ΔF/FmΔF/FmNPQ
Current-year August1-year-old June1-year-old AugustCurrent-year August1-year-old June1-year-old AugustCurrent- year August1-year-old June1-year-old August
1996 Cohort
 AmbC  0.788 ± 0.012  0.292 ± 0.02  4.58 ± 0.50
 +CO2  0.812 ± 0.008  0.274 ± 0.06  4.02 ± 0.94
 +T  0.833 ± 0.003  0.424 ± 0.02  3.38 ± 0.03
 +CO2 + T  0.838 ± 0.005  0.320 ± 0.01  3.23 ± 0.47
1997 Cohort
 AmbC0.837 ± 0.0040.778 ± 0.0210.859 ± 0.0020.358 ± 0.0240.365 ± 0.0260.165 ± 0.0404.19 ± 0.702.49 ± 0.415.03 ± 0.30
 +CO20.796 ± 0.0160.819 ± 0.0050.850 ± 0.0040.350 ± 0.0640.332 ± 0.0270.161 ± 0.0203.81 ± 1.052.63 ± 0.233.95 ± 0.16
 +T0.834 ± 0.0020.827 ± 0.0070.845 ± 0.0030.333 ± 0.0410.328 ± 0.0140.168 ± 0.0274.14 ± 1.123.04 ± 0.254.56 ± 0.28
 +CO2 + T0.836 ± 0.0080.822 ± 0.0050.835 ± 0.0090.324 ± 0.0090.276 ± 0.0360.158 ± 0.0363.83 ± 1.023.07 ± 0.194.65 ± 0.21
1998 Cohort
 AmbC0.857 ± 0.0040.824 ± 0.0130.845 ± 0.0030.196 ± 0.0280.286 ± 0.0140.213 ± 0.0165.35 ± 0.444.29 ± 0.214.42 ± 0.48
 +CO20.854 ± 0.0020.821 ± 0.0080.837 ± 0.0020.190 ± 0.0160.271 ± 0.0060.218 ± 0.0424.21 ± 0.693.92 ± 0.064.45 ± 0.14
 +T0.852 ± 0.0040.823 ± 0.0050.838 ± 0.0050.182 ± 0.0140.245 ± 0.0410.204 ± 0.0274.89 ± 0.654.37 ± 0.105.10 ± 0.30
 +CO2 + T0.848 ± 0.0110.829 ± 0.0040.841 ± 0.0110.176 ± 0.0440.247 ± 0.0220.216 ± 0.0174.43 ± 0.294.28 ± 0.234.23 ± 0.34
1999 Cohort
 AmbC0.845 ± 0.003  0.223 ± 0.013  5.53 ± 0.50  
 +CO20.842 ± 0.005  0.229 ± 0.016  6.02 ± 0.41  
 +T0.852 ± 0.006  0.268 ± 0.047  4.92 ± 0.68  
 +CO2 + T0.843 ± 0.006  0.275 ± 0.025  4.68 ± 0.36  

Needle N concentrations (Table 3) were low but typical for Scots pine grown at this N-deficient site (Kellomäki & Wang 1997, 1998a; Laitinen et al. 2000), ranging, on average, from 9 to 12 mg g−1 DW at AmbC. +CO2 increased the C/N ratio (Fig. 2) and decreased N concentration both on a mass basis and on an area basis (Table 3). In the 1996 cohort, the decline in N concentration was already very clear, and in the 1997 cohort the reduction was even stronger. In the 1998 cohort, the decline was smaller, and finally, in the 1999 cohort the change was not significant. When calculated on an area-basis, relative decreases in N concentration (on average, 11, 24, 14 and 7% in the 1996, 1997, 1998 and 1999 cohorts, respectively) (Table 3) were comparable with reductions in mass-based N concentration (16, 24, 11 and 9%, respectively). Decreases in N concentration were, in general, not caused by accumulation of starch, because concentration of structural N (Fig. 2), which takes into account the dilution effect caused by starch, also declined. Starch concentration (Table 4) was significantly higher at +CO2 only in the current-year needles of the 1997 and 1998 cohorts. Specific leaf weight (SLW, Table 3) was, in general, not changed at +CO2.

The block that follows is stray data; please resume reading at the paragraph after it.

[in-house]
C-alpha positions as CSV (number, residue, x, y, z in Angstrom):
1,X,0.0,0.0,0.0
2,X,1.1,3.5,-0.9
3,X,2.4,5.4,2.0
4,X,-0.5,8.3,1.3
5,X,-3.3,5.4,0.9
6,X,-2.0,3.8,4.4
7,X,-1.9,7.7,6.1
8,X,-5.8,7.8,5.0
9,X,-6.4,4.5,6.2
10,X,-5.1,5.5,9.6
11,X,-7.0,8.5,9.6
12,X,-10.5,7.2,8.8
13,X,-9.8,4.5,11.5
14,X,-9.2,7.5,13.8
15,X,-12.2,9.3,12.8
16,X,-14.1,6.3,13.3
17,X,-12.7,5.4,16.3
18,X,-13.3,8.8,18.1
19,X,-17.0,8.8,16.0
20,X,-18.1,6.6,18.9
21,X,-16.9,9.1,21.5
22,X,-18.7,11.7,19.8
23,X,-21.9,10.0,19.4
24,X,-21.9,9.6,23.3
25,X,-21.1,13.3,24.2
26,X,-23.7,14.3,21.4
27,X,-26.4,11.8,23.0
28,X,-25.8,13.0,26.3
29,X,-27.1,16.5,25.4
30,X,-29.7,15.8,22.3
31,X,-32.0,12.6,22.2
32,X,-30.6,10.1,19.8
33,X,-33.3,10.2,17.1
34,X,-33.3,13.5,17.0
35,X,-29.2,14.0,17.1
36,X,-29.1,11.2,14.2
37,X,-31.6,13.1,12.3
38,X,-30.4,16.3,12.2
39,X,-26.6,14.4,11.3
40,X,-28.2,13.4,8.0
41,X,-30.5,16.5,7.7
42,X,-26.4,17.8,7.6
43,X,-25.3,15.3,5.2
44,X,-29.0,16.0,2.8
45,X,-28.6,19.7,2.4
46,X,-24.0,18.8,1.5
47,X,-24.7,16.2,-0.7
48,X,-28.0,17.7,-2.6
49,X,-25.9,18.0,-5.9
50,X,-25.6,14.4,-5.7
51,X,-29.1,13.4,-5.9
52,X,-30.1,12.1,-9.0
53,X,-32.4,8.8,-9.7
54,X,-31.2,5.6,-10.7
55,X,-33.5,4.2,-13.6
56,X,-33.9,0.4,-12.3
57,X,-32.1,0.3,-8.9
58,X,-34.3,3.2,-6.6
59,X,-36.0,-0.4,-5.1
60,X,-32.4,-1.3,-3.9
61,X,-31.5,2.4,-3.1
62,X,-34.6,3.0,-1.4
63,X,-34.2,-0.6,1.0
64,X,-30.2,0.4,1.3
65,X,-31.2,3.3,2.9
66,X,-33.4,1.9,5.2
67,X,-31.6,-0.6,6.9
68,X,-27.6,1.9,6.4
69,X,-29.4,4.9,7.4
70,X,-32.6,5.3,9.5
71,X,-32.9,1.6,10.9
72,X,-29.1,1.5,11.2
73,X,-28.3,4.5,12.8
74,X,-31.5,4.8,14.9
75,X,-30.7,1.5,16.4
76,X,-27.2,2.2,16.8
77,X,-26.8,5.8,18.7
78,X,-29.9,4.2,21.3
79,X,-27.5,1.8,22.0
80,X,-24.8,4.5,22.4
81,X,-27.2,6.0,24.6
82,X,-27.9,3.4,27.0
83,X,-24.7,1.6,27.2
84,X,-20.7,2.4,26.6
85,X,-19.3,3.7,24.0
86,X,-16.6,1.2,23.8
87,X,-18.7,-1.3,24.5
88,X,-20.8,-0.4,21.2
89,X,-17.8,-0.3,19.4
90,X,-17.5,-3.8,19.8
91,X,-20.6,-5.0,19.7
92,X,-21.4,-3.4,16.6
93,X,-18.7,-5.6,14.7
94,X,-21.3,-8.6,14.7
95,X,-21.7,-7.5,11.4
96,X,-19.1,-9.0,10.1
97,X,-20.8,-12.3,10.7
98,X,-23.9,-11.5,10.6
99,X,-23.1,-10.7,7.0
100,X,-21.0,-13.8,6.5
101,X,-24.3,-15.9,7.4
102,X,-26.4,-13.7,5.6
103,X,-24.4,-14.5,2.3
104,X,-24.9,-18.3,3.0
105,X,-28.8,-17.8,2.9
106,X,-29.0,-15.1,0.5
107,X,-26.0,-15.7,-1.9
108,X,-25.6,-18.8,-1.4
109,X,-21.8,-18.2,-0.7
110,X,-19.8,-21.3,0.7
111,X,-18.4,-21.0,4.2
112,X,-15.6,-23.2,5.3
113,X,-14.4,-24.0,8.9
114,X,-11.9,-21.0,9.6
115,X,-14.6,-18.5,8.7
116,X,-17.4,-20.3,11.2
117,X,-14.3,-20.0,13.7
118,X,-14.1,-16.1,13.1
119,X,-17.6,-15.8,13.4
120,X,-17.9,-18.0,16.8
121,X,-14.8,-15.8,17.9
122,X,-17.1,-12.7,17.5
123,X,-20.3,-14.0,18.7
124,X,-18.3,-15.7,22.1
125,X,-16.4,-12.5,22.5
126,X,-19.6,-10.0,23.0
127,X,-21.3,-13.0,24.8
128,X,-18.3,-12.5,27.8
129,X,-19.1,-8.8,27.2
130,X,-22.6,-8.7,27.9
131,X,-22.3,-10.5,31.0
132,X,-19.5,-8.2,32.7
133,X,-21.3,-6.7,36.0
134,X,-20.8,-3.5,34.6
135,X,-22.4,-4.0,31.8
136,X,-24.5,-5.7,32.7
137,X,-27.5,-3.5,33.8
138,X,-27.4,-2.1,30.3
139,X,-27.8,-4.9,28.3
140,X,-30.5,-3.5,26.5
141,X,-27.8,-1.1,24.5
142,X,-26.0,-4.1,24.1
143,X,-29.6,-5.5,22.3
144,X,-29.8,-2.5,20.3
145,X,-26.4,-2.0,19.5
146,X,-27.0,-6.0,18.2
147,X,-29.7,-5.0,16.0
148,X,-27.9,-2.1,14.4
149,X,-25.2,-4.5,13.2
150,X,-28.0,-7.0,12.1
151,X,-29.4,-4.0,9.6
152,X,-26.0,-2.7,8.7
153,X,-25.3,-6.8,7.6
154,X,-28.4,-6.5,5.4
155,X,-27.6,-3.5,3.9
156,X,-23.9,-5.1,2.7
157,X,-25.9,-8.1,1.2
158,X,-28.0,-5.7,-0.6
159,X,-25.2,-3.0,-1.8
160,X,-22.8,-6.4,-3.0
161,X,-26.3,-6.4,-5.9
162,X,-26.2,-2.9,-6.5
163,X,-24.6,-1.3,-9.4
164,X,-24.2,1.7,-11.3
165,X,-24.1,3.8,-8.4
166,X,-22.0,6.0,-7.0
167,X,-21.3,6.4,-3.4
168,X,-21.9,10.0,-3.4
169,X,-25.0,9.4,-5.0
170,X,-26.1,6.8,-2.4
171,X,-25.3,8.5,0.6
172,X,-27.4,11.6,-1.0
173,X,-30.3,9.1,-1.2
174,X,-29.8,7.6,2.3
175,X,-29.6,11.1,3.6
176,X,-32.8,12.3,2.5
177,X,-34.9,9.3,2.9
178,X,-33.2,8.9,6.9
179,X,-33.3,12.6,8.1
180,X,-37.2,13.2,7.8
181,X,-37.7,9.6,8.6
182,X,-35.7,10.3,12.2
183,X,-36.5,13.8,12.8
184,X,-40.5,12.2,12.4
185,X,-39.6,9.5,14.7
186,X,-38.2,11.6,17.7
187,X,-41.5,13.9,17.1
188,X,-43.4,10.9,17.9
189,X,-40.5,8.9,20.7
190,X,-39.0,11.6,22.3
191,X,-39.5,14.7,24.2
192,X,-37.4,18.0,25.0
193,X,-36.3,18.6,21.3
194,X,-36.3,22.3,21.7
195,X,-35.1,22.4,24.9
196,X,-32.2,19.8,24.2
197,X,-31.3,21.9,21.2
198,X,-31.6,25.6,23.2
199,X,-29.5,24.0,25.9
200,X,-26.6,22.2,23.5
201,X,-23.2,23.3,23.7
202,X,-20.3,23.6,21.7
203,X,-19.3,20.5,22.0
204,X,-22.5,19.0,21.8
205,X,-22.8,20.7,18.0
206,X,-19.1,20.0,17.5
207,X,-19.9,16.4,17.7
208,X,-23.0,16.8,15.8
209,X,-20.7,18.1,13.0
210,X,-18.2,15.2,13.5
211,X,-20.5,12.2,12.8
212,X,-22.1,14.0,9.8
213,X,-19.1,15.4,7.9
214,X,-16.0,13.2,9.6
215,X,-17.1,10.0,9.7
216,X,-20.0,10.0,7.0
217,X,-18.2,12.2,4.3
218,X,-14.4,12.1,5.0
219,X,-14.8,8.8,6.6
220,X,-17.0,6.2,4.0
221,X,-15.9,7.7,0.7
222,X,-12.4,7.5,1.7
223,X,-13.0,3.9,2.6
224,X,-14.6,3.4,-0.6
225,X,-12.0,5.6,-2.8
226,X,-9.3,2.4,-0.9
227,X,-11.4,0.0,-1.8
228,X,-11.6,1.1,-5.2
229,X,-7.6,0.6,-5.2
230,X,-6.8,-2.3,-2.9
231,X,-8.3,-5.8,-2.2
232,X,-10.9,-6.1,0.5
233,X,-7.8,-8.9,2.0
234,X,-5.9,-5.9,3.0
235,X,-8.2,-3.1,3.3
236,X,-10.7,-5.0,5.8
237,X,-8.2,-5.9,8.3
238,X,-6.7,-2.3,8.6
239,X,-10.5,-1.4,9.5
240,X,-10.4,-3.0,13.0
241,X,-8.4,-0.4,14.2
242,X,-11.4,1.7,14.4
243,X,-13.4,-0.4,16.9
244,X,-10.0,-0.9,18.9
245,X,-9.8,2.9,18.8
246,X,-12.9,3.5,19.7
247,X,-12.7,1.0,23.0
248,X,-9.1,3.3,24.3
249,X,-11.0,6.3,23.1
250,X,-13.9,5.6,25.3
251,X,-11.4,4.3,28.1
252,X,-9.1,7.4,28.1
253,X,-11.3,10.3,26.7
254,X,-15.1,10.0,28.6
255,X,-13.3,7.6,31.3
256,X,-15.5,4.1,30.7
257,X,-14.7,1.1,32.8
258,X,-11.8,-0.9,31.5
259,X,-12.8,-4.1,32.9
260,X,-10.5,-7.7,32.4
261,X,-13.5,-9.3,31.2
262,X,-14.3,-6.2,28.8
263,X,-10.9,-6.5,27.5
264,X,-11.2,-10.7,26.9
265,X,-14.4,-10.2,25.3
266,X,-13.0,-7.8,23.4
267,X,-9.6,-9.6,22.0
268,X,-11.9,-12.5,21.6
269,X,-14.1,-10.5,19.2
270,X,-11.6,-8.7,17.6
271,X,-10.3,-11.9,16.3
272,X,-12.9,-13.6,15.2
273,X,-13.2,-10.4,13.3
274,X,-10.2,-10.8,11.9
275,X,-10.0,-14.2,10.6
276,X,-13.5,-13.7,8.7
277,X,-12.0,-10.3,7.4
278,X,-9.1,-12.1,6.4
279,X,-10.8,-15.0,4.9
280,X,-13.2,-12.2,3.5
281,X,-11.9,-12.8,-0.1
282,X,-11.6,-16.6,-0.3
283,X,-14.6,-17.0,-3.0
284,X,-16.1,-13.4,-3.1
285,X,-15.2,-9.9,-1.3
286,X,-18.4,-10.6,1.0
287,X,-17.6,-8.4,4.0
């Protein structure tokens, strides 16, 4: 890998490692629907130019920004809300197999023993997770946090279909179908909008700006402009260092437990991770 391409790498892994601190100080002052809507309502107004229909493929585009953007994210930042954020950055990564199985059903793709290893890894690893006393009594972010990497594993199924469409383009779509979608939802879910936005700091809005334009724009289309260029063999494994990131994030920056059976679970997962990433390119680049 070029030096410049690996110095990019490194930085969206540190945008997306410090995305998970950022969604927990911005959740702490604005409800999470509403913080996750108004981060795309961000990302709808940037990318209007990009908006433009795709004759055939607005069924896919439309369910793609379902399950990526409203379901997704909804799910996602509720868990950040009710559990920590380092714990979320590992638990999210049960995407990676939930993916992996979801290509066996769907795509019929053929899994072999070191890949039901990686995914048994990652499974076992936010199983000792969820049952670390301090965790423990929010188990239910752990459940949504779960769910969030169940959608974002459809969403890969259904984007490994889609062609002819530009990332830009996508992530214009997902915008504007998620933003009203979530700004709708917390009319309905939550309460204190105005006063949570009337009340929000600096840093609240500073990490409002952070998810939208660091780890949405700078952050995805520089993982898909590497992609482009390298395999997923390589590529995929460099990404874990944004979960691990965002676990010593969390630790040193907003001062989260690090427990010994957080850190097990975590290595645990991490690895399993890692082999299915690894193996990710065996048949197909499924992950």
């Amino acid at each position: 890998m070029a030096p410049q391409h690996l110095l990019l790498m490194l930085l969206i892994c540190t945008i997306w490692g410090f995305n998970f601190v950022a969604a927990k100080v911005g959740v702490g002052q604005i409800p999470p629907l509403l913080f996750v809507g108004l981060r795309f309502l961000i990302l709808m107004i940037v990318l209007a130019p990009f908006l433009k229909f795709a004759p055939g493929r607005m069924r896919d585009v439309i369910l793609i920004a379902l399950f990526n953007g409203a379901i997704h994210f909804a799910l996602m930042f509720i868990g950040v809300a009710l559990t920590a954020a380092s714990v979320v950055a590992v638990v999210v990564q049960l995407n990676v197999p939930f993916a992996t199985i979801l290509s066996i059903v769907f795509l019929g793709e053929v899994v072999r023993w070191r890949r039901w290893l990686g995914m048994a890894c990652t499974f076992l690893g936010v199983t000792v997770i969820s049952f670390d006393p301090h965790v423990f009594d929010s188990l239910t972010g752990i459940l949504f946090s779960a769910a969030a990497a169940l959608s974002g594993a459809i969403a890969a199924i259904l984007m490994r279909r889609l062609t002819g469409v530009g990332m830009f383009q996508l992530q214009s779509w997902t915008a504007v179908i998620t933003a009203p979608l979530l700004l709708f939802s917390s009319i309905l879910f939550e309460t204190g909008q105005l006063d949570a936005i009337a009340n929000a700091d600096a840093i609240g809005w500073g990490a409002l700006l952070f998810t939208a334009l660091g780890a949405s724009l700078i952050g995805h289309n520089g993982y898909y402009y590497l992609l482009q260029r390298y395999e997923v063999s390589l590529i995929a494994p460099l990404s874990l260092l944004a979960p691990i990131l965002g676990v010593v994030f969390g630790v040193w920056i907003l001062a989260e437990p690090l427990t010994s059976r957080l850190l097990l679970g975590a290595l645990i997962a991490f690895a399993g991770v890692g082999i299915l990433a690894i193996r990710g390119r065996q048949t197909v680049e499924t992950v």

Table 3.  SLW (specific leaf weight, g m−2), N concentration on a mass (% DW) and on an area (g m−2) basis in four consecutive cohorts of Scots pine, measured as current-year needles in August and as 1-year-old needles in June and August. Trees were grown at ambient control chamber (AmbC), elevated CO2 (+CO2), elevated temperature (+T), or at elevated CO2 and elevated temperature (+CO2 + T). Treatments were started on 24 August 1996. Values are means of two to four replicate trees (± SEM)
 SLW (g m−2)N (% DW)N (g m−2)
Current-year August1-year-old June1-year-old AugustCurrent-year August1-year-old June1-year-old AugustCurrent- year August1-year-old June1-year-old August
1996 Cohort
 AmbC  562 ± 16   9.84 ± 0.77  2.47 ± 0.20
 +CO2  569 ± 13   8.26 ± 0.21  2.20 ± 0.08
 +T  556 ± 21  10.24 ± 0.69  2.61 ± 0.16
 +CO2 + T  533 ± 12  10.68 ± 0.38  2.64 ± 0.05
1997 Cohort
 AmbC676 ± 31613 ± 46630 ± 2111.93 ± 0.6910.80 ± 0.4410.70 ± 0.633.04 ± 0.193.17 ± 0.232.90 ± 0.22
 +CO2646 ± 34623 ± 24605 ± 11 9.71 ± 0.75 8.31 ± 0.44 7.46 ± 0.522.60 ± 0.152.40 ± 0.201.98 ± 0.13
 +T625 ± 18602 ± 35633 ± 1412.40 ± 0.9110.07 ± 0.44 8.49 ± 0.533.15 ± 0.202.72 ± 0.222.36 ± 0.14
 +CO2 + T627 ± 22574 ± 25633 ± 2212.76 ± 0.56 9.52 ± 0.25 7.78 ± 0.223.13 ± 0.122.49 ± 0.112.04 ± 0.17
1998 Cohort
 AmbC660 ± 27538 ± 28573 ± 2710.84 ± 0.65 9.66 ± 0.34 9.04 ± 0.402.57 ± 0.212.25 ± 0.012.32 ± 0.19
 +CO2576 ± 27546 ± 21562 ± 26 9.27 ± 0.35 9.00 ± 0.87 7.95 ± 0.461.97 ± 0.102.12 ± 0.211.98 ± 0.20
 +T605 ± 4529 ± 38519 ± 28 9.69 ± 0.8610.13 ± 0.13 9.72 ± 0.362.31 ± 0.212.35 ± 0.152.25 ± 0.21
 +CO2 + T561 ± 27485 ± 30492 ± 510.34 ± 0.63 8.53 ± 0.24 8.77 ± 0.932.22 ± 0.191.85 ± 0.141.87 ± 0.07
1999 Cohort
 AmbC513 ± 18  11.16 ± 0.89  2.34 ± 0.10  
 +CO2543 ± 19  10.13 ± 0.42  2.18 ± 0.16